3. Strategize to Maintain a Healthy Diet

Many people stress about following a healthy eating plan during the holiday season. "Strategize some of the dietary challenges you may encounter," suggests Susan Tucker, nutrition counselor and founder of Green Beat Life, LLC. Take some time before the holiday season to think about your healthy eating goals. She also notes that many people face some of the same challenges each year, which may help people reflect on their goals.

To avoid diet pitfalls, Tucker recommends, that people consider what their holiday schedules will look like during the season. For example, consider where you will be eating, such as at a holiday party, family dinner, or at an airport if you have travel plans. Write down the three top dietary challenges you experience during these scenarios.

Then, think of strategies you can use to create healthier ways to navigate these situations. Tucker notes that these strategies don't have to be complicated. "This may mean eating a healthy snack before you go out, or packing a nutritious meal for traveling."

She also suggests:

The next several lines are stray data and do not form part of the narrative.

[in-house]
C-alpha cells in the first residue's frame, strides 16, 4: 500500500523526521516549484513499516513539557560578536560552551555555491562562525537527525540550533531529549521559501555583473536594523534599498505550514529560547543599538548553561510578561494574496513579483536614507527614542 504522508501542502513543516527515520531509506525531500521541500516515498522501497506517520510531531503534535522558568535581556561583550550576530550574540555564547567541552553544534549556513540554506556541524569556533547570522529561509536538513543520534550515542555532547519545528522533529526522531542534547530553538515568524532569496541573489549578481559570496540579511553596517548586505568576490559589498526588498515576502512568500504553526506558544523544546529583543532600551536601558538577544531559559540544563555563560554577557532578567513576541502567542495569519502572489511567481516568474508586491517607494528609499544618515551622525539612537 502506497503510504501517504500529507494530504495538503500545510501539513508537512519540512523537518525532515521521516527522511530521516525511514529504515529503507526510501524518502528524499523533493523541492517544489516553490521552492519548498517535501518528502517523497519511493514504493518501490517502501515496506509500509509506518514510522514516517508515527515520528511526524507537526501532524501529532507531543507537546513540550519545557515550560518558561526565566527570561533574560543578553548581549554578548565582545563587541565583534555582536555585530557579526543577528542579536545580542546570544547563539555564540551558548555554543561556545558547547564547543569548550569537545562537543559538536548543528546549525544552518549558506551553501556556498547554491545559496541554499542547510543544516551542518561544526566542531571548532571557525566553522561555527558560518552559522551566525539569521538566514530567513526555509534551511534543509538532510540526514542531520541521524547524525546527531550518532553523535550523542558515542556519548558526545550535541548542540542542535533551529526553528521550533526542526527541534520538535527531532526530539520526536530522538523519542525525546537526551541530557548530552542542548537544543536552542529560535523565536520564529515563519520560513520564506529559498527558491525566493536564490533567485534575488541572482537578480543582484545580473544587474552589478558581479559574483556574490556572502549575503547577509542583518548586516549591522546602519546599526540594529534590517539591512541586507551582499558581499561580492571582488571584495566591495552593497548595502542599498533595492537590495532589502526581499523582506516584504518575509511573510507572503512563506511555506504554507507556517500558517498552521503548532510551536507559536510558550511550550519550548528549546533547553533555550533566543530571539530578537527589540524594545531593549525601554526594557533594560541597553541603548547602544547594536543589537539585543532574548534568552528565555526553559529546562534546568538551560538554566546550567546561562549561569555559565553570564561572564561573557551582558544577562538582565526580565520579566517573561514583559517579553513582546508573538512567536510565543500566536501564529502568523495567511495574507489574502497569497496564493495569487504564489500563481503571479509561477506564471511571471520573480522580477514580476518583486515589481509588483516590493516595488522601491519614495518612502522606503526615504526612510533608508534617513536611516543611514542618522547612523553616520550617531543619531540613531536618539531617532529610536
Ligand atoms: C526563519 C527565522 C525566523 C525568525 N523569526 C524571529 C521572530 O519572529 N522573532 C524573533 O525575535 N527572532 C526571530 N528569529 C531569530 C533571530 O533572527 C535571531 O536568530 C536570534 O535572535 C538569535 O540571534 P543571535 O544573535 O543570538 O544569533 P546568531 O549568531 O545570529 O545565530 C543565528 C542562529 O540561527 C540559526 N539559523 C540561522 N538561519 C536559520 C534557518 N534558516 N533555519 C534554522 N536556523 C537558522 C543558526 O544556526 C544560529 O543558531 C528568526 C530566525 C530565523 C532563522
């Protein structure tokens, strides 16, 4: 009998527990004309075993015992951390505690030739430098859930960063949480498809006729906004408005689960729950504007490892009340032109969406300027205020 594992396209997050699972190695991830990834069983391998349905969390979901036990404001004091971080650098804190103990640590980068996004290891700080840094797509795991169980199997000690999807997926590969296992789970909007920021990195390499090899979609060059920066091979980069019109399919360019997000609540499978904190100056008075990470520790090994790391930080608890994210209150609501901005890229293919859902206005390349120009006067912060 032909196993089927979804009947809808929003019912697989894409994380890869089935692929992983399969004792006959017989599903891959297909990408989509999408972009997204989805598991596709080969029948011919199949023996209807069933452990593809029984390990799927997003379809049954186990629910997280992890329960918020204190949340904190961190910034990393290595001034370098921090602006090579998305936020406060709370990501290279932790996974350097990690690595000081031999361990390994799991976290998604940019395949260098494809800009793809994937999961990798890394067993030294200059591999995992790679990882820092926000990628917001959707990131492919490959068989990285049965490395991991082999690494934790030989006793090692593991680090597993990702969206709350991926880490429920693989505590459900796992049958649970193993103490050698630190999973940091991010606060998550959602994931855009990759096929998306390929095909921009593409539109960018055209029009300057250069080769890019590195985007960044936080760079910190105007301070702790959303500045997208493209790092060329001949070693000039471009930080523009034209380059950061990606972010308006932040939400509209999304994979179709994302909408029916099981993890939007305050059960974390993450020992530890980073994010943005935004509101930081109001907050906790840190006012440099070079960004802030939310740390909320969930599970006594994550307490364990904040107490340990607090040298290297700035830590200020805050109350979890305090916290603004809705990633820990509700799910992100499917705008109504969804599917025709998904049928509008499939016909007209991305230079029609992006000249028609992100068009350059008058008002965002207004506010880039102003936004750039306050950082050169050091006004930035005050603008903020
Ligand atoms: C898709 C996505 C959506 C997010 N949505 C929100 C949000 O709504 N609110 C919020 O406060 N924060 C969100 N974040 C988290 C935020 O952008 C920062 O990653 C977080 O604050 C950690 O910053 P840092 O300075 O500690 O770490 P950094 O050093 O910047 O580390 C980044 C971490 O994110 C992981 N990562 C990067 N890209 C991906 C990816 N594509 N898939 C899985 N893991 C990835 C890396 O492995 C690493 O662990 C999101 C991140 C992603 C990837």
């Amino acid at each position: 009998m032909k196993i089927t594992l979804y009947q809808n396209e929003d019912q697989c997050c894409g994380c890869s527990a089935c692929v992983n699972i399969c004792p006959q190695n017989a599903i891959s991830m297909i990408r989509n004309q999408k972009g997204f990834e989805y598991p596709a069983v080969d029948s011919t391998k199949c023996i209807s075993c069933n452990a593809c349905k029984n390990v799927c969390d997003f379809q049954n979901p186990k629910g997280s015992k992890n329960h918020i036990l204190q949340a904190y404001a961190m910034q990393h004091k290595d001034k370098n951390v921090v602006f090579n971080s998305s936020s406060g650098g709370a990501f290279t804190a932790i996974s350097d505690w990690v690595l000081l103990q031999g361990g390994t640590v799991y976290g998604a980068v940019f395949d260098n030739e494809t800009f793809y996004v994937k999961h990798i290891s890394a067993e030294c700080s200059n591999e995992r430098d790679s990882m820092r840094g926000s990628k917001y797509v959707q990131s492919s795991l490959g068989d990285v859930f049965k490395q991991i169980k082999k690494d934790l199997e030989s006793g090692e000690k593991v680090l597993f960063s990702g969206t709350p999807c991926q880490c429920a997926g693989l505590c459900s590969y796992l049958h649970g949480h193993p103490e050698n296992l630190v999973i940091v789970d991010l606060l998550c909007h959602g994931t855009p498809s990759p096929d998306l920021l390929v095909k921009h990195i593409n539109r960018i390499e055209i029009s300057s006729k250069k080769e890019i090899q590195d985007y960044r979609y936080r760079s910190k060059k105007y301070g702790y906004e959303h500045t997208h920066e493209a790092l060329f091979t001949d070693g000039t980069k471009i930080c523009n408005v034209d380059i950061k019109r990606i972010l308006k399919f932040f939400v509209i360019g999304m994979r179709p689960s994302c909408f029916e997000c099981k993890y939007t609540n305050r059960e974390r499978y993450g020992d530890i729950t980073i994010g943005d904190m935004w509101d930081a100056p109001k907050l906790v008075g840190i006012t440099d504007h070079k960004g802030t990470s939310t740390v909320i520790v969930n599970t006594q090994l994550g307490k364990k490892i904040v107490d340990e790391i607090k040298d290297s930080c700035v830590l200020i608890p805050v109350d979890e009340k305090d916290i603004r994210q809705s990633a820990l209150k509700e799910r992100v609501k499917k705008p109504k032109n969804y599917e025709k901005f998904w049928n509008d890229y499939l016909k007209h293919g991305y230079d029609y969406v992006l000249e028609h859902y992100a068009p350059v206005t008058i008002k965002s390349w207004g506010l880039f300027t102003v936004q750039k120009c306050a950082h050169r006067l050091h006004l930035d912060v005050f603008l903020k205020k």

• Set up your kitchen to create nutritious support for your holiday eating habits. Do you look forward to eating a lot of sweets at all your holiday gatherings? Or do you have a bit of a sweet tooth in general? One way to set yourself up for success is to clear your kitchen of all sweets. Or, if this isn't possible, at least remove them from the countertops and put them in the pantry.
  • Increase your intake of fiber and vitamins C and B. Fiber aids in digestion supports healthier cholesterol levels and can help remove toxins from your system, which may be particularly important during the holiday when excess sugar consumption may be elevated due to eating more sweets or drinking alcohol more frequently at social gatherings. Vitamin C helps support a strong immune system and acts as an antioxidant that can protect the body from free radicals that can cause damage to our cells. Vitamin B helps support the nervous system and keeps the body's blood healthy.
  • Choose calming foods into your diet during this high-energy time. Herbal teas like chamomile are often thought to be soothing to the nervous system, while ginger tea has been used to calm the digestive system.

4. Avoid Overspending